For Rangers, effort isn't enough

Mike Green. Alex Ovechkin. Alexander Semin.

The list of the Washington Capitals’ goal-scorers in Game 5 reads like one half of an all-star team. It also serves as a very stark reminder that the New York Rangers still lack what the No. 1 seed in the Eastern Conference has in bucket loads: top-tier, goal-scoring talent.

In their first-round series against the Caps, the Rangers relied on the same qualities that fueled their offense throughout the regular season. They got the puck deep. They outworked the opposition in the corners. They got took the puck to the front of the net and scraped, scrummed and willed just about all their goals over the red line. They were seldom works of art. They were always labor intensive. And in Game 5 against the Caps, they were all but nonexistent.

The Rangers looked energized early, generating a series of quality opportunities close the crease on the first shift of the game. But after Brian Boyle and his linemates Sean Avery and Brandon Prust jumped over the boards and back to the bench, it signaled the end of the Rangers’ advantage. The Caps controlled the remainder of the first period, and ultimately the game.

“We weren’t able to sustain it,” Boyle said. “We weren’t able to score.”

It’s a simple blunt truth that well characterizes the Rangers' relatively abbreviated stay in the 2011 Stanley Cup Playoffs.

The power play proved particularly inept against the Capitals, registering just one goal in 20 chances.

“We didn’t win enough battles on the power play and I think that was the difference in the series,” Brandon Dubinsky said. “Tonight I thought we got some better chances but we couldn’t change our luck.”

The lack of scoring is a problem that will no doubt plague the Rangers, and the team’s front office, into the offseason. The diminished production of sniper Marian Gaborik, the lone Ranger capable of matching skill with the Caps’ top stars, will certainly be scrutinized. The need to add another player of that caliber, will certainly be questioned. As head coach John Tortorella said after the game, the Rangers of this season are far from a finished project.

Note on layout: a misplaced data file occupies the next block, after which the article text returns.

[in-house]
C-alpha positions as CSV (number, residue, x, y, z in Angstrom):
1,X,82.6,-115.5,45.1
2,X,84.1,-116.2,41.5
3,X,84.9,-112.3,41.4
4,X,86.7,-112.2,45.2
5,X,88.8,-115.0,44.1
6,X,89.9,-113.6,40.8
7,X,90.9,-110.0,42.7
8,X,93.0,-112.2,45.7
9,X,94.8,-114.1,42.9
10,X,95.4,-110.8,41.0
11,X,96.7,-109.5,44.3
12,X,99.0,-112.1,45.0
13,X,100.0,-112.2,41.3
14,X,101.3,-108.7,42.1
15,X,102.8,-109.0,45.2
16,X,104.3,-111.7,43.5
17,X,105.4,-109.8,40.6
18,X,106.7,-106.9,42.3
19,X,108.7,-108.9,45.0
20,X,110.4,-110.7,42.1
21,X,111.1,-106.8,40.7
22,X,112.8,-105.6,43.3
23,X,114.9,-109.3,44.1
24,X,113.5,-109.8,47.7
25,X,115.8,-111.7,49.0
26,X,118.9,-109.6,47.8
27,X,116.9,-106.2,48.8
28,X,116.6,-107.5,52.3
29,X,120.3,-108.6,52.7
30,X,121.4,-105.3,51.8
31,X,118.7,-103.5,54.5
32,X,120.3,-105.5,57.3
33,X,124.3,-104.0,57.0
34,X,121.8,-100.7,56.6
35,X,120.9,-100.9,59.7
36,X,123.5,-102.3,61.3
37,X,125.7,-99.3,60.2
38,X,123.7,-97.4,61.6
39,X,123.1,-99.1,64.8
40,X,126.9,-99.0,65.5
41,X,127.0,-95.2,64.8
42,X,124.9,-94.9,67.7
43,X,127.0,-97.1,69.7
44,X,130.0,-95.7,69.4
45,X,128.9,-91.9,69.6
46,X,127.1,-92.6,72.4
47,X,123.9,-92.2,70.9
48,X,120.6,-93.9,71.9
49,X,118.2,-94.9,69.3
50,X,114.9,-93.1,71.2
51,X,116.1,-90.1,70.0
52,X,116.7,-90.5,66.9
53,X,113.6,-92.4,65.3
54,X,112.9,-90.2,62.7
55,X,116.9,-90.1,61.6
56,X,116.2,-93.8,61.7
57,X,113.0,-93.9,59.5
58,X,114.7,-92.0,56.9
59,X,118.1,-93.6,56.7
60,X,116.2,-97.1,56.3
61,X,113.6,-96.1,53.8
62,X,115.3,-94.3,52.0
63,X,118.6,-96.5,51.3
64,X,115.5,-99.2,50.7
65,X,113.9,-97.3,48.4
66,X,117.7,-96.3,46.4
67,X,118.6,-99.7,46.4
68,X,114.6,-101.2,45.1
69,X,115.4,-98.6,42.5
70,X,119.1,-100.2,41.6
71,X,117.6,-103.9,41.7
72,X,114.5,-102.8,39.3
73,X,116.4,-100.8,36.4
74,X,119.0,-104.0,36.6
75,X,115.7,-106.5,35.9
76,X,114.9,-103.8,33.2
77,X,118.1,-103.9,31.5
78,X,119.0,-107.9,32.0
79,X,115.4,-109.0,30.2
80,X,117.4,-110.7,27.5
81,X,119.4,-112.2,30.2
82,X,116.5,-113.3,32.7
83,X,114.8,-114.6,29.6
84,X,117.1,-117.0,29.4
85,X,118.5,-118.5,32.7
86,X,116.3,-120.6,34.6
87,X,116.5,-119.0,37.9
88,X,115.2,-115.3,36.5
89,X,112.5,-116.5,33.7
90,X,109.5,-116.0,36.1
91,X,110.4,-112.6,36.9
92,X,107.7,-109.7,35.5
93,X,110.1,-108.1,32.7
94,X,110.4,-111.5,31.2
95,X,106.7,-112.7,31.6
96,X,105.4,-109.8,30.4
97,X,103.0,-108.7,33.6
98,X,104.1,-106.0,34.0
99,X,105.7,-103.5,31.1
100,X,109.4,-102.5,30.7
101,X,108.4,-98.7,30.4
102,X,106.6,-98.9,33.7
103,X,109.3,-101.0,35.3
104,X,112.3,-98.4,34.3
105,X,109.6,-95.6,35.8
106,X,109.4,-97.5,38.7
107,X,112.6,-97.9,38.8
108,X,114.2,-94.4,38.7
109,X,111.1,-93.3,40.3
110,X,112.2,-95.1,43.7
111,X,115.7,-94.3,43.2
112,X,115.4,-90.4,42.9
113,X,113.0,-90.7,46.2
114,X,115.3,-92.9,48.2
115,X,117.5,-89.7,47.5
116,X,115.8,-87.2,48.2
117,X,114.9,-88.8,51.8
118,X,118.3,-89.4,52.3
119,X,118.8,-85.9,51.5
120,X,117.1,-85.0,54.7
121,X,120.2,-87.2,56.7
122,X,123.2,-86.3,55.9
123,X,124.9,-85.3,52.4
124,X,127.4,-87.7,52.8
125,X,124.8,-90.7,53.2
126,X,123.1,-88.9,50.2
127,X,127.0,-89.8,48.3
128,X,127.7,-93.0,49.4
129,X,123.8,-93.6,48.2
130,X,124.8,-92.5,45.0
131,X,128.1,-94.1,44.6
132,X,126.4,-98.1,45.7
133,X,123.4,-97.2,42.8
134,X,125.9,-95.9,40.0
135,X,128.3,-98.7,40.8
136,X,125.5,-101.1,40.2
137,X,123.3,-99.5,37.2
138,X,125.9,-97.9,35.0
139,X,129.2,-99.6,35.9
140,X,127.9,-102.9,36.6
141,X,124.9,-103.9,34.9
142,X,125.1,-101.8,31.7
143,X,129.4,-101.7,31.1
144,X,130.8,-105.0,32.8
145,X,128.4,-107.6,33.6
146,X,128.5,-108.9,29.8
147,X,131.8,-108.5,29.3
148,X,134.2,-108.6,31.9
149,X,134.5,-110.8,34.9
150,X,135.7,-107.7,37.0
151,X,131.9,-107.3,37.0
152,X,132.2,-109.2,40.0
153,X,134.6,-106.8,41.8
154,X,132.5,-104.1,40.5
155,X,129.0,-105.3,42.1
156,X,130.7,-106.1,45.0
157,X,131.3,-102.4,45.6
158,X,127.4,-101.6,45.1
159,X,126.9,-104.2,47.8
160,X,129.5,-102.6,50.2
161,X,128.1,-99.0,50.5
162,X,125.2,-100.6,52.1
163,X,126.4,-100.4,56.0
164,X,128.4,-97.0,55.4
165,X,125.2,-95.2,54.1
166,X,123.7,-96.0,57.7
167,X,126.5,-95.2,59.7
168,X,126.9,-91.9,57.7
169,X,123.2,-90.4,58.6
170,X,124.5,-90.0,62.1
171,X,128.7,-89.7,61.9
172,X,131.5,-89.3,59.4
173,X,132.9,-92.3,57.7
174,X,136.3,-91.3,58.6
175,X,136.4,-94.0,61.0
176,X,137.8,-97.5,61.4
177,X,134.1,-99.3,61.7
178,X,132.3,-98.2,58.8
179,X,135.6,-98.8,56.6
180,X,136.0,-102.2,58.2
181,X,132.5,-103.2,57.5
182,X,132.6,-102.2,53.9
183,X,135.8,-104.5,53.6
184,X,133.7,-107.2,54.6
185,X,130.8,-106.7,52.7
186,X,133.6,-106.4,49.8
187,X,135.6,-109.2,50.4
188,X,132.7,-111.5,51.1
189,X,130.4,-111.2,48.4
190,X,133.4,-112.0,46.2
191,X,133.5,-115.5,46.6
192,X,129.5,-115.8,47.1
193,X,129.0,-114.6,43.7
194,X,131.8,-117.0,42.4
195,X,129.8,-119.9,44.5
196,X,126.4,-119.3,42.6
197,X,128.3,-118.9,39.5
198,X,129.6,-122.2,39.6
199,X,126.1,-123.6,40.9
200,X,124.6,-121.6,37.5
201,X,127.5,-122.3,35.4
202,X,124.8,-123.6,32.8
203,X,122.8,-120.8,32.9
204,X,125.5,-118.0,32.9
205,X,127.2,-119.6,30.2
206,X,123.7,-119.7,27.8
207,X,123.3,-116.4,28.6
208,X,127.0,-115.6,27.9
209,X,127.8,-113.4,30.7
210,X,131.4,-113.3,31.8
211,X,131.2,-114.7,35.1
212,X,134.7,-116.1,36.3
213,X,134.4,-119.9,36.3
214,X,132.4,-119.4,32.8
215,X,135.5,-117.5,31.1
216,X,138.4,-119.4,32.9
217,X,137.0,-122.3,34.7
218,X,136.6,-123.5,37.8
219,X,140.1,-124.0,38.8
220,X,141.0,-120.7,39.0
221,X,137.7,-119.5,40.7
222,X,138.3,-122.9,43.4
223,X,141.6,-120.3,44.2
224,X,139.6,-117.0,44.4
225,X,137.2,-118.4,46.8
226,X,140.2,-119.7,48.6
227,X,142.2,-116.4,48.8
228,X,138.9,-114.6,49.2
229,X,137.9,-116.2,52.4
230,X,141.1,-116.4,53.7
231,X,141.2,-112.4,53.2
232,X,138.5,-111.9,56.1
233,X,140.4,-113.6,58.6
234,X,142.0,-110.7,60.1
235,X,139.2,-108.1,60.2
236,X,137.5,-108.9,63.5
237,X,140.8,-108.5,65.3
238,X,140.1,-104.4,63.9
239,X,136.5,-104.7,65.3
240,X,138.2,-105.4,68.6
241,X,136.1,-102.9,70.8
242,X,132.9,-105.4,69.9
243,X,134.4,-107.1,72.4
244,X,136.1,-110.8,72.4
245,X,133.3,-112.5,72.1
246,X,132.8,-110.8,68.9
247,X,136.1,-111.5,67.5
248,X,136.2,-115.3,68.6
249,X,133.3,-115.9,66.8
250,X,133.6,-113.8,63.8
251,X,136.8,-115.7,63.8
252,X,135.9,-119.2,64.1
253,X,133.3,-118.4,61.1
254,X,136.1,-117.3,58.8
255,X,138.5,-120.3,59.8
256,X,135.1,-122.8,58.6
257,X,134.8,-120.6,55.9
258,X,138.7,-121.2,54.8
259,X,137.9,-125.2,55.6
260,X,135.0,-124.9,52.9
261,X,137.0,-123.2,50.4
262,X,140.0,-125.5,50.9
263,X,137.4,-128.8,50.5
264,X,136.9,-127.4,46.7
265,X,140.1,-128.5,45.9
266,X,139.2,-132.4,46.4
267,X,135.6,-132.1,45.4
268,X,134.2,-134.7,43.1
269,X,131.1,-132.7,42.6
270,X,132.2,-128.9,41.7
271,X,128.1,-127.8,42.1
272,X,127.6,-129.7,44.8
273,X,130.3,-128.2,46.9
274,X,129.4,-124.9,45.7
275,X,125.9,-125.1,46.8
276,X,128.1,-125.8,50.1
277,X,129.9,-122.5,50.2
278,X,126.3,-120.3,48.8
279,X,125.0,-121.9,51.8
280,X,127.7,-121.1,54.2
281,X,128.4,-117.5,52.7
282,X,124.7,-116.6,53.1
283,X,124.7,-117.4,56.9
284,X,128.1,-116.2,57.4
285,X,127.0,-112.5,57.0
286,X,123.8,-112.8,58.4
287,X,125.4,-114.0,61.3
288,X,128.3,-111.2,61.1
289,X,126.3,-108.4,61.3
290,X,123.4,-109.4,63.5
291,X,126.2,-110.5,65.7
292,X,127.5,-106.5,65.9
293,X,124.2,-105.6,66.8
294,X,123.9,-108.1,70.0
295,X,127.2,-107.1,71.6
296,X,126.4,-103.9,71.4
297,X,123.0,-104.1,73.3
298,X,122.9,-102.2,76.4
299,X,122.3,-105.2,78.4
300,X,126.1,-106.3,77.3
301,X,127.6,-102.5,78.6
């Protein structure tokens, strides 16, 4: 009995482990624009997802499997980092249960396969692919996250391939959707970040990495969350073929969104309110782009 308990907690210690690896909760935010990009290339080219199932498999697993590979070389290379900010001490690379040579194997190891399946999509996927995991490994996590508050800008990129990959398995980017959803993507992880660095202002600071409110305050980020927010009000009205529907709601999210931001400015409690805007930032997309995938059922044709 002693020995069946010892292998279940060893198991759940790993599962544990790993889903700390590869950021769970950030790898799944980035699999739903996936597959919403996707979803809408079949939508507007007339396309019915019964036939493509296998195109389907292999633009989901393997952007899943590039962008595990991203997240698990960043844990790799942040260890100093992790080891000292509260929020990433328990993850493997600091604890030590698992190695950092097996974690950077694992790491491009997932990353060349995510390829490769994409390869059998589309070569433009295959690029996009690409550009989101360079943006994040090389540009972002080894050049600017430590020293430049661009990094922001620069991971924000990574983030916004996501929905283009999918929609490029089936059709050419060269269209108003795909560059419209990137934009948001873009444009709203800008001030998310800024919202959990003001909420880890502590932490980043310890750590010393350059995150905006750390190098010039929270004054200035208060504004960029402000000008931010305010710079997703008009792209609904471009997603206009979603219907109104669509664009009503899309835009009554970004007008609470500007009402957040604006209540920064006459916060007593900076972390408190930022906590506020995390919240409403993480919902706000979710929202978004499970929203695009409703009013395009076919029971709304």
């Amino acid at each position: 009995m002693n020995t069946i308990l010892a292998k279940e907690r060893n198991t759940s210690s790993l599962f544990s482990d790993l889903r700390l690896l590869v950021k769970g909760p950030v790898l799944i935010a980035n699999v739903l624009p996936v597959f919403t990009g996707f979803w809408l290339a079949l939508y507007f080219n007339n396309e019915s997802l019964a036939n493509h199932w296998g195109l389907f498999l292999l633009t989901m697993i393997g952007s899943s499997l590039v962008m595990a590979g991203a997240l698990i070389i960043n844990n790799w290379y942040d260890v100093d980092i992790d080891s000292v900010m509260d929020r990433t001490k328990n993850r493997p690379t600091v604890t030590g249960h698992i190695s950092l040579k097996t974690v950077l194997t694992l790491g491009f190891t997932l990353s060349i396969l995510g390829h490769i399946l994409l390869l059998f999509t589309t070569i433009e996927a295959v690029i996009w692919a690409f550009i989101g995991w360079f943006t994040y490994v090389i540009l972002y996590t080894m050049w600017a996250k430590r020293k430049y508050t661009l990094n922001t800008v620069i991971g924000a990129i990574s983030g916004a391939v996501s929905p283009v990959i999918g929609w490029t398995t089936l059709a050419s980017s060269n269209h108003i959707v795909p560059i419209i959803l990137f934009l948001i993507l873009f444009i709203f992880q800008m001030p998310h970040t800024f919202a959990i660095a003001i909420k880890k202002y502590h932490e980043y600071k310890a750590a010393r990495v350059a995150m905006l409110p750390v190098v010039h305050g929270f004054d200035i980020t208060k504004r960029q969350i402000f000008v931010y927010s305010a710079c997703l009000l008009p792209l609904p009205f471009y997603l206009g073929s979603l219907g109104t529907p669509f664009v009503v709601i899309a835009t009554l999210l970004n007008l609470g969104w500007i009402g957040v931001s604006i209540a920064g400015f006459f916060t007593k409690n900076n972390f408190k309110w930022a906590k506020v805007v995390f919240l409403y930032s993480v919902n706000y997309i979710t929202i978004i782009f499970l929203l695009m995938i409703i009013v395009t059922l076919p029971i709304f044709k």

“I don’t think our team is fully built yet,” Tortorella said in his postgame remarks. “As far as talent, we have to play a certain way.”

"Grind" was a word you would always hear in the postgame press conferences following Ranger wins this season. When the Blueshirts were victorious it was often the result of winning the individual battles along the boards and in front of the net.

Facing a reinvented, rededicated and very disciplined Capitals defensive core, the Rangers’ way too often proved fruitless. And as the lights went out on the Blueshirts for the final time in 2010-11, it’s a stinging and lasting reminder that effort does not always equate to success.

“We’ve been bringing energy, we’ve been doing it all series, but the minutes we’ve played this series -- we needed to score,” Boyle said. “Playing physical, getting momentum, that’s all well and good ... Finishing a check, that’s like second nature at this point. But we needed to produce more.

“I’m angry, sad the season’s over," Boyle concluded. "We’re a close group. We played a lot of games, but it’s over and it feels like it’s too quick. It’s the worst feeling you can have as an athlete.”